Monthly Archives: September 2012

Hiking and Bear Safety: Survive a Black Bear Encounter

The black bears around Vail, Colorado are stocking up on food for their winter hibernation. The aspen leaves are turning gold and falling to the ground, and the nighttime temperatures have already started dropping below freezing. Yes–we’re all excited that snow will soon be falling, but before that, all of the bears will go to sleep, and we won’t see them again until the spring…when they come out hungry and ready to eat anything anyone leaves in an unlatched trash can.

If you encounter a bear on the trail, take these precautions to prevent a bad bear encounter: “Survive a Black Bear Encounter,” a recent article I wrote for the Survival Skills website. After reading the article…check out this YouTube video in which a hiker gets a bit too close:

Hmmmmmm…maybe the person who made the above video should have given the bear more room…especially since he mentions that cubs are near, and it also sounds like children and others are nearby.

Want to know more about surviving a black bear encounter?
Read on:

“Survive a Black Bear Encounter”
Eight different types of bear species exist, but the American black bear is one of three bear species that hikers will encounter in North America. More often than not, black bears will turn and run away from approaching hikers, but sometimes they’re startled by hikers or they’re protecting cubs, and they can become aggressive…click here to continue reading

Avoid Burns in the Backcountry with a Good Camp Kitchen

For some reason, food seems to taste better in the backcountry. Maybe a hard day’s work makes it seem so, or maybe I just have more gratitude when I sit down on the ground to eat. It’s fun to cook a meal or make a pot of tea in a kitchen that I’ve carried on my back into the middle of nowhere. I like the sounds of a hissing stove and a crackling campfire.

Above, right, I’m making bacon at a not-so-backcountry campsite near Indian Creek, Utah, but I got to thinking about all of the different camping kitchen setups I’ve shared with friends over the years after writing an articled for the Survival Skills site titled “Prevent and Treat Backcountry Burns.” Cooking in the backcountry–despite its joys–poses several burn dangers: hot pots, an open flame or campfire, boiling water, limited tools and resources, to name a few.

After writing that article, I felt thankful that I’ve never had to treat a kitchen burn victim in the backcountry. I felt even more thankful after I looked back at some of my camp kitchen photos and spotted some seriously shifty stoves and other burn dangers. First of all…here’s our winter camping ski kitchen at Halfmoon Pass, on the way to ski Mount of the Holy Cross:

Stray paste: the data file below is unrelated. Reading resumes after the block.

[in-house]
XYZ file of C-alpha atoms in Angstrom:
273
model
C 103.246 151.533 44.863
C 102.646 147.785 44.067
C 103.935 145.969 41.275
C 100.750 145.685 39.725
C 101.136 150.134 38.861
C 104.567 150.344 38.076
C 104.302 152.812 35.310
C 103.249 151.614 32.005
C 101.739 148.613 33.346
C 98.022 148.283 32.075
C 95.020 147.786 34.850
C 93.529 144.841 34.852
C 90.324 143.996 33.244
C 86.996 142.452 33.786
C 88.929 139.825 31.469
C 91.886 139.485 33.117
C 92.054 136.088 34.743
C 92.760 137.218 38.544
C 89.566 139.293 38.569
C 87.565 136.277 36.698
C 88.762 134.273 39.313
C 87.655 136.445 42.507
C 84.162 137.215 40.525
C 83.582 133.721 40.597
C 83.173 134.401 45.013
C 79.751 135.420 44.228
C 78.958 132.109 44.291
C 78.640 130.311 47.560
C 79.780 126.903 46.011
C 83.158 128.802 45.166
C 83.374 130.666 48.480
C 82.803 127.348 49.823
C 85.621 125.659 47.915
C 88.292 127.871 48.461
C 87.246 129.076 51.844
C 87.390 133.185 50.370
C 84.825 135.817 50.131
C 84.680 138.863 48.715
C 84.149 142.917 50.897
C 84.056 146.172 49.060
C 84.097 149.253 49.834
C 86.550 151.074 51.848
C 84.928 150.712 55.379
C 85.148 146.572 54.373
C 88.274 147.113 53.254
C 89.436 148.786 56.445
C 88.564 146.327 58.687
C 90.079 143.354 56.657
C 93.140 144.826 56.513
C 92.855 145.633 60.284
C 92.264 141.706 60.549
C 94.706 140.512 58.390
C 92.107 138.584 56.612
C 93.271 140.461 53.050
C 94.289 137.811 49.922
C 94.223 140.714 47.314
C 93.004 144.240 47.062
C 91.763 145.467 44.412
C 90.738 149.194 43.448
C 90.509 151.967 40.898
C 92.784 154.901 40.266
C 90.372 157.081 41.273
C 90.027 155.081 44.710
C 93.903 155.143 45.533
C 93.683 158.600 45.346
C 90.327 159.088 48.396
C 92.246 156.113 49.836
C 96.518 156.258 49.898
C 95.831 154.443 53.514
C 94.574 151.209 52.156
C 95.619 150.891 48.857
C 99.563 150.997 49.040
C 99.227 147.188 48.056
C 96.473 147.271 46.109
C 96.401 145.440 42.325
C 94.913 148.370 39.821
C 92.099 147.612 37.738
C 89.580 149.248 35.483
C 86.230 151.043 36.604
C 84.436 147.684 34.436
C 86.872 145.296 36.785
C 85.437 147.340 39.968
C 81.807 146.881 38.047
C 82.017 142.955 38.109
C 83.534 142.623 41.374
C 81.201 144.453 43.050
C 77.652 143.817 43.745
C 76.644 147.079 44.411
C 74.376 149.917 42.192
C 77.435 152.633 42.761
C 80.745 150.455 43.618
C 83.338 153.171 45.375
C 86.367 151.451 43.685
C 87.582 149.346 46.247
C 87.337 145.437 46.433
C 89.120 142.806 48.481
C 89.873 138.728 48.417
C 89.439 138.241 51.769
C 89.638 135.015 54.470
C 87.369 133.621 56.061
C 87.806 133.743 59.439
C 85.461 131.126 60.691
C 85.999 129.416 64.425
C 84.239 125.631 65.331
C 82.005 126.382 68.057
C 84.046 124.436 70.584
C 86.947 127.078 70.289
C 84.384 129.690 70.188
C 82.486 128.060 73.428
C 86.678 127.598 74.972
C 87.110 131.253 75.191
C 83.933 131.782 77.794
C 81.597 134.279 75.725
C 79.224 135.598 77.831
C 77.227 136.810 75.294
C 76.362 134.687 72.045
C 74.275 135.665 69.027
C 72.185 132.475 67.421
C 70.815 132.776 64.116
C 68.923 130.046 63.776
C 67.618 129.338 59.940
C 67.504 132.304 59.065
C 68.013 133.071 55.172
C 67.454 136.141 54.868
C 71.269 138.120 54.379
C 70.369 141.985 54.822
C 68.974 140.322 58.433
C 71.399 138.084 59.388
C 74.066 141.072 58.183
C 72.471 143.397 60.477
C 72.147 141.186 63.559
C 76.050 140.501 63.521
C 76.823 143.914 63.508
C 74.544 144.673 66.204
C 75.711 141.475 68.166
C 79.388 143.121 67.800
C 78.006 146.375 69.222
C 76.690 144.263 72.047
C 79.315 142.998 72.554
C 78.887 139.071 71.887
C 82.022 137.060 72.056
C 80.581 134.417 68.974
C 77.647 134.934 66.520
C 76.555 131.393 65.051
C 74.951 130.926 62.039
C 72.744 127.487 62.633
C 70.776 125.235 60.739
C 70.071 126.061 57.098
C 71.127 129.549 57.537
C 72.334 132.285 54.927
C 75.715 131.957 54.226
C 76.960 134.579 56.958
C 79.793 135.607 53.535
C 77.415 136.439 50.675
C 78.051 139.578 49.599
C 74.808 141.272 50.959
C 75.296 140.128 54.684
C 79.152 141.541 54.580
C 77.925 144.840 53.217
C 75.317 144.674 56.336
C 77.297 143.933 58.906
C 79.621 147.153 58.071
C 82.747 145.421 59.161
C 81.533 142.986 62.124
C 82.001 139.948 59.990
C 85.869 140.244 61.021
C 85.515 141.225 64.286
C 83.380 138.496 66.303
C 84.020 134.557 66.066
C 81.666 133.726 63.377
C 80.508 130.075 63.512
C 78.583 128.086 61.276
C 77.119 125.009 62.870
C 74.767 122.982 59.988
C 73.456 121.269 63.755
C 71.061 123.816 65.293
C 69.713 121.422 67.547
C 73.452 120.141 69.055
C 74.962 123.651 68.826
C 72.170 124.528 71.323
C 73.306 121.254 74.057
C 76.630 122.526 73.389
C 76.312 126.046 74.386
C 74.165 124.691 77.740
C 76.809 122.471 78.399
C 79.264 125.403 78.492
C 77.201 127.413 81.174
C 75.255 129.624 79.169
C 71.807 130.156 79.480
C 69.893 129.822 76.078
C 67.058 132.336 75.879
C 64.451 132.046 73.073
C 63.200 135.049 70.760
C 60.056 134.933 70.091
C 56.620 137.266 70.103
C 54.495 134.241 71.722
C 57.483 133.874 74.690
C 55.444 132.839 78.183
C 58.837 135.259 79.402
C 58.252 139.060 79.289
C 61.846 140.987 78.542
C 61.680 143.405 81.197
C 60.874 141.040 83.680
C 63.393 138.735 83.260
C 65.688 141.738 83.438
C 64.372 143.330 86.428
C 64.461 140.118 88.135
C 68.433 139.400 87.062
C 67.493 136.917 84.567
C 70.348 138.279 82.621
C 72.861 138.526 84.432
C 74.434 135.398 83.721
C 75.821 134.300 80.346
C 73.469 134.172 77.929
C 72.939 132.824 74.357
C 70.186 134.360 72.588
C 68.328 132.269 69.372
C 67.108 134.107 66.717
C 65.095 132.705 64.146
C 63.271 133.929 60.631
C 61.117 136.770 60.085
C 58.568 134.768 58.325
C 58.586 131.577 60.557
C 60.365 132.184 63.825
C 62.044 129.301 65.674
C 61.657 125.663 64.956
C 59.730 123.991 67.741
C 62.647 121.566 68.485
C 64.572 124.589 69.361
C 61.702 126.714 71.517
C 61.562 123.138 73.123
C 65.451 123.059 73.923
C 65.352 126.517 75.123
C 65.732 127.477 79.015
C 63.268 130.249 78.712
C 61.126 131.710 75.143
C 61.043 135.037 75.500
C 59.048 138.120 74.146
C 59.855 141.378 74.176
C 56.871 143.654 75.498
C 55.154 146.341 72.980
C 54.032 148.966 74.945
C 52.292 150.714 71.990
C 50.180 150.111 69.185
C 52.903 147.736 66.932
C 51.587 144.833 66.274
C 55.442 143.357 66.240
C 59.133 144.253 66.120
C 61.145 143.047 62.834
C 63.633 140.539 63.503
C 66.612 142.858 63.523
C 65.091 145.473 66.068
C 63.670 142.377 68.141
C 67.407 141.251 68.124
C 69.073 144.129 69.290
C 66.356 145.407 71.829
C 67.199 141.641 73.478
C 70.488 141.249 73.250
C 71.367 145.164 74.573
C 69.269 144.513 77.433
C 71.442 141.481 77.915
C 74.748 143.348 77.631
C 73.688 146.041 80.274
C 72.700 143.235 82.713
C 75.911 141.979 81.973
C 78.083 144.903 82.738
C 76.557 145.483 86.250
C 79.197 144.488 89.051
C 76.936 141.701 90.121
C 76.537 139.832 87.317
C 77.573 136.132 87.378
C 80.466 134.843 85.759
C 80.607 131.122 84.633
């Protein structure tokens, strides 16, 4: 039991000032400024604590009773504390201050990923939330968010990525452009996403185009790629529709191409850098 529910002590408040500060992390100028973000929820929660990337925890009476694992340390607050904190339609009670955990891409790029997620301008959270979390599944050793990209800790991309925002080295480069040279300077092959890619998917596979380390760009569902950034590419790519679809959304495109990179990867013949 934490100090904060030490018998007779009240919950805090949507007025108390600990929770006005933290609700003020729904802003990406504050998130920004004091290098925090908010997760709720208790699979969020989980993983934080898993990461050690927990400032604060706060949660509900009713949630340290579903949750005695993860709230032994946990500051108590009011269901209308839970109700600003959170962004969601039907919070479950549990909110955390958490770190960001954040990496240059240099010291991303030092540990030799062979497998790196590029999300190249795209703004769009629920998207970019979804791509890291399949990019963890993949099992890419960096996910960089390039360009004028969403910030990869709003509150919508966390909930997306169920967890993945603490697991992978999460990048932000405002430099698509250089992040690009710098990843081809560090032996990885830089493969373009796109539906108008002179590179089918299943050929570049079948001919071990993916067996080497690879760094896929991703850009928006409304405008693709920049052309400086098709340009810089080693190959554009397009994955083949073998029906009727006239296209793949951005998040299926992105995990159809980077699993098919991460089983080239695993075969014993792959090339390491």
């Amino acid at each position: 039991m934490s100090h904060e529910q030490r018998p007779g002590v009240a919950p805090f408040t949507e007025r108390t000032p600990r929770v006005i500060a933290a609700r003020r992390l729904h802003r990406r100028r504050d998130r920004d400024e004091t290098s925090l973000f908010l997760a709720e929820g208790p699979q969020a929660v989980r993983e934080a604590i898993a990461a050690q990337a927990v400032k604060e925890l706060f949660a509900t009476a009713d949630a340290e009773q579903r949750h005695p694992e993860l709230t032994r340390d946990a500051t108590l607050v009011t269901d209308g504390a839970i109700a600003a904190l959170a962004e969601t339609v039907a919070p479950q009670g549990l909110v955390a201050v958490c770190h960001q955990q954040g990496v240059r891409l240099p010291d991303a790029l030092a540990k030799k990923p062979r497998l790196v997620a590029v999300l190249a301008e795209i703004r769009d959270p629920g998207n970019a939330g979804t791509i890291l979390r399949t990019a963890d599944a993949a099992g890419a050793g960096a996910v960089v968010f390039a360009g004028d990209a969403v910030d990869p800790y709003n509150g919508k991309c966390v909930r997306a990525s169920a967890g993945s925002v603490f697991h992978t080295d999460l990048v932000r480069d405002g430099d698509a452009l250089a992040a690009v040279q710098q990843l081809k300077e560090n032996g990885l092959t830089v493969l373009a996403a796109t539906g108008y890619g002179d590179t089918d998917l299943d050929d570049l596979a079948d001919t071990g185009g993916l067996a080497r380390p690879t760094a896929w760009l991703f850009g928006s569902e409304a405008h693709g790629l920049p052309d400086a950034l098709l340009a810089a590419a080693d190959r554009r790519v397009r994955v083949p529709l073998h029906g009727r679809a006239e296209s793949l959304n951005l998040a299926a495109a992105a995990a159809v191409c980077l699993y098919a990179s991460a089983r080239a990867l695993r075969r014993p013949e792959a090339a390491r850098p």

I cooked some really cheesy pasta that night as three of us lay in the tent. It was storming outside, and the vestibule was packed with stinky boots…and the stove. In a warmer environment, my friend Cece hangs out by our stove, in the middle of what I’d call a backpack explosion:

The Alps kitchens are always my favorite…here’s my friend Andy relaxing after a day of climbing in the Aiguilles Rouges, waiting for a pot of snow to boil. We were up high and didn’t have a good water source, so we had to scratch snow from a dirty little patch and melt it for water.

This Alps kitchen at the Envers des Aiguilles hut above Chamonix’s Mer de Glace was pretty sweet–we were able to put the stoves on the picnic tables for a solid cooking surface, and we could get water from the hut…and we had a pretty stunning view while we cooked.

Some of these camp kitchens look more burn-proof than others, but all of them provided some of the yummiest, cheesiest pasta and most refreshing cups of tea I’ve had anywhere in the world.

Want to know more about backcountry burn prevention and treatment?
See my article on the Survival Skills site:
“Prevent and Treat Backcountry Burns”
Burns are among the most common camping injuries. Camping and cooking in the outdoors can be dangerous, especially if you plan to cook over an open fire or if you light a campfire for heat…click here to continue reading

Photos © Traci J. Macnamara.

Survival Brew: Pine-Needle Tea

I came up to my favorite backcountry getaway this weekend and just took some time to enjoy the natural world that surrounds me up here. As I drove south on Highway 24 from Minturn to Leadville, the aspen leaves were an explosion of yellows, oranges, and fluorescent greens. I parked my car at the trailhead and hiked in, walking through a healthy pine forest–one that’s luckily avoided the beetle kill that has plagued so many other pine forests here in Colorado.

Green pine trees surround me once I’m at the backcountry cabin I take care of for some friends of friends who have moved away. I hear birds singing in the trees and squirrels chirping out their alarms as I approach.

I got to thinking about these pines–how they’re good for a lot of things when they’re healthy: wood, food, and a yummy treat: pine-needle tea. When I stayed up here during the winter, I melted snow for water, and it always had a sweet pine-needle taste. I’d scrape down into the snow to get the cleanest snow for water, but I’d always gather up pine needles too, since they fall to the ground along with the snowflakes.

Now, I actually enjoy the taste of pine needles. So when I’m surrounded by a pine forest, I can’t resist gathering up some green needles for tea. I add the needles to boiling water once I’ve got it going at full boil, and I let it boil with the water for about two minutes. Then I remove it from the heat to let it stew for a few minutes.

I like to add a bit of honey or agave nectar to my pine-needle tea, which makes it a sweet, hot brew. And…it’s rich in vitamin C, so I guess pine-needle tea could theoretically prevent scurvy, which is good to know, you know…just in case you ever needed to know that.